Professor Spotlight: Dr. Richard Krohn

Dr. Richard Krohn; Photo Courtesy of:

Dr. Richard Krohn; Photo Courtesy of:

Dr. Richard Krohn is a professor in the economics and business department. He earned a B.A. in economics and urban studies at Case Western Reserve, an M.A. in English at Rollins College, and a Ph.D. in American Studies from George Washington. At Moravian, he teaches courses in economics, Spanish, and writing.  

What inspired you to go into your field of study?

I have an unusual, eclectic background regarding academics and teaching. I had learned some economics and urban studies in college, but then in the Peace Corps in Central America in 1970-71 I was in a rural village a century back in technology and economic development, so my intrigue began when surrounded by and immersed in the interdisciplinary “weave of life” — fundamental elements projected into the past and toward the future I knew. Those motives eventually led to an M.A. in English and a Ph.D. in American Studies, mostly the cultural history of the U.S., but also of Latin America. My teaching has since woven all of that: history, economics, Spanish, literature and writing.

What research are you currently working on? What do you think is the most recent important development in your field of study?

Reflecting my long response to Question 1, though I certainly “keep up” in various fields, I don’ t do research or closely follow developments. All of my energies at Moravian are focused on teaching economics, Spanish for nurses, sometimes First-Year Writing, and on advising.

What job would you have if you couldn’t be a professor, regardless of salary and job outcome? Why?

I am an amateur, self-taught poet. My fantasy job would be to go around doing readings and workshops for interested audiences (as opposed to students required to attend). My second image would be to be back in the Peace Corps, but I don’t think I could make the extended sacrifice of creature comforts, family and friends.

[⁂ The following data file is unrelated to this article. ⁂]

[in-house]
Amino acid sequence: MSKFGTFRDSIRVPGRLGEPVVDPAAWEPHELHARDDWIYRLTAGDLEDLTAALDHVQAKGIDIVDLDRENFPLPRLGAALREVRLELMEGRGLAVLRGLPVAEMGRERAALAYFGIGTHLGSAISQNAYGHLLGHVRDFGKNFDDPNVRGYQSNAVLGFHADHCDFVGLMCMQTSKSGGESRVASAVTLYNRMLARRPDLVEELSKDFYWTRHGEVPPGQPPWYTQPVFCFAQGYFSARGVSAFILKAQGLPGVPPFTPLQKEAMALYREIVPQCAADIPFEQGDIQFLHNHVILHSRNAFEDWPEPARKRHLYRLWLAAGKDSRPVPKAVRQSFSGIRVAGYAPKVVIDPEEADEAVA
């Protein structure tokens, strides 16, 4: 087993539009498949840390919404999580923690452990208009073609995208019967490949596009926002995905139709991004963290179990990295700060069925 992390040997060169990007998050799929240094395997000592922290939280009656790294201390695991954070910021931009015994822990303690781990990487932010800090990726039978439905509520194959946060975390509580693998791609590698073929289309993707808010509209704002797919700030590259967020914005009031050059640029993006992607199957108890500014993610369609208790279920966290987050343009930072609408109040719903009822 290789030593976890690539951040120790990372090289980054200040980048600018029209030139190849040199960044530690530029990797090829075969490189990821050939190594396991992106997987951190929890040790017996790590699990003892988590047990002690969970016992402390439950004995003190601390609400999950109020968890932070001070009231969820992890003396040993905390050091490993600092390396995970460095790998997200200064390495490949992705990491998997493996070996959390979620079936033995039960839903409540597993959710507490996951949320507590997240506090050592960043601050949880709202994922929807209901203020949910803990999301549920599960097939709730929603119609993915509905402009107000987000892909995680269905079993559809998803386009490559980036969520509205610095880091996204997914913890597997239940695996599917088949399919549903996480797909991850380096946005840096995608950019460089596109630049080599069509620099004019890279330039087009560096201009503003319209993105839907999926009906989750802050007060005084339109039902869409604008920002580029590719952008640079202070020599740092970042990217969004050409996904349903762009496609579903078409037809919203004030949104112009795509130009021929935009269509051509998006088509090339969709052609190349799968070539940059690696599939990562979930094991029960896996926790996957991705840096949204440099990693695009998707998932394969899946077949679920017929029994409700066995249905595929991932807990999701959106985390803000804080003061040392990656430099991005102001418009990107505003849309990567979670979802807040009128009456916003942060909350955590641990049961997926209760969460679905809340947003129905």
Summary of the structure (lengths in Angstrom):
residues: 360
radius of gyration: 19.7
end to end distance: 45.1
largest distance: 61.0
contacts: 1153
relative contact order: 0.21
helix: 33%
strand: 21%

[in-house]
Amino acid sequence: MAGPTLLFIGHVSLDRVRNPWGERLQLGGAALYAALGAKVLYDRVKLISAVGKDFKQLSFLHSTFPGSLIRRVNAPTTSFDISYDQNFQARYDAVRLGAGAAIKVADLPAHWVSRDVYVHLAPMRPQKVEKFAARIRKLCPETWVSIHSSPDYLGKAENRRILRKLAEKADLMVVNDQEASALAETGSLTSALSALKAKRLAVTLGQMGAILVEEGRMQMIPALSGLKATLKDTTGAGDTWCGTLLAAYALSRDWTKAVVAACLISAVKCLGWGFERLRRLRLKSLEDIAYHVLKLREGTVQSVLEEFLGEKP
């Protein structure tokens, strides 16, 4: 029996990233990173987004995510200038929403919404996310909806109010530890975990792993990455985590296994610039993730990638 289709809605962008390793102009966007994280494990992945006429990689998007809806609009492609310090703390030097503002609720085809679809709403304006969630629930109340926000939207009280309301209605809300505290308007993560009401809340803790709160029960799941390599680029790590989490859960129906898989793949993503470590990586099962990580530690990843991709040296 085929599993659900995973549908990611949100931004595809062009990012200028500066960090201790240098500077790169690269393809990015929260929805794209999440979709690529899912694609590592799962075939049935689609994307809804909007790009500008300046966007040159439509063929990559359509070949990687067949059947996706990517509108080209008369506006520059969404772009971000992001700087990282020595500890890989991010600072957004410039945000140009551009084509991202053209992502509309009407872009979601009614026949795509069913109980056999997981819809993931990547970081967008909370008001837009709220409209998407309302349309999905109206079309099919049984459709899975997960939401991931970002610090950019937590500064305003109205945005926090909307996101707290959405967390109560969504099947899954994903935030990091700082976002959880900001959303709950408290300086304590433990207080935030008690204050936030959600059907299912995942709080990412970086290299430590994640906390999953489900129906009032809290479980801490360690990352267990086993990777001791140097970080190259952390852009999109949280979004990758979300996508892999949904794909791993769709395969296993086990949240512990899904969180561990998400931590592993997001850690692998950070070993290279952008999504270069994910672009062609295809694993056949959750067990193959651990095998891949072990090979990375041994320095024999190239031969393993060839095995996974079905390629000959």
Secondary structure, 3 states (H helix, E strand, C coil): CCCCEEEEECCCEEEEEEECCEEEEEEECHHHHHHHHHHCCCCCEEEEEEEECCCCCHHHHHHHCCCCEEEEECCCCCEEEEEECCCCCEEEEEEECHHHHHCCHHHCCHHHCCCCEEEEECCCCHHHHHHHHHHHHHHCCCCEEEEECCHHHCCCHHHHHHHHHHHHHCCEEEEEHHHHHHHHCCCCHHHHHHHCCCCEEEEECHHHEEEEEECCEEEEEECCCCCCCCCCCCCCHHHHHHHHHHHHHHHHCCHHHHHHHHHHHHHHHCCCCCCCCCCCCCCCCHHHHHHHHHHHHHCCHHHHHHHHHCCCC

What do you know now that you wished you knew when you were in college?

I wish in college that I had already been intrigued enough by the world to study harder and more happily, in addition to focusing on friends and soccer, which I played for 30 years.

What is your biggest student pet peeve?

My pet peeve — and I otherwise consider myself a patient, student-centered prof — is tech-distraction in the classroom: students trying to sneak a peek at their phones or an irrelevant site on their screens.

What was the last streaming show that you binge-watched or the last good book that you read?

Even during the quarantine I haven’t streamed anything, despite many excellent suggestions. I am currently reading “The Best American Poetry 2019,” an excellent series that dates back to the mid-1980s.

What is something interesting about you that most people don’t know?

In addition to what’s noted above that may be a surprise to some — Peace Corps, poetry, soccer — I had two stints as a high school principal.

What’s your spirit animal and why?

Sorry: no spirit animal.

What is your favorite activity to do during the COVID-19 quarantine?

My favorite activity during the COVID quarantine is to imagine our lives, economy . . . and political culture as we emerge from this full-body trauma and re-embrace the world. A consolation prize would be some progress in reason, learning, civility and respect.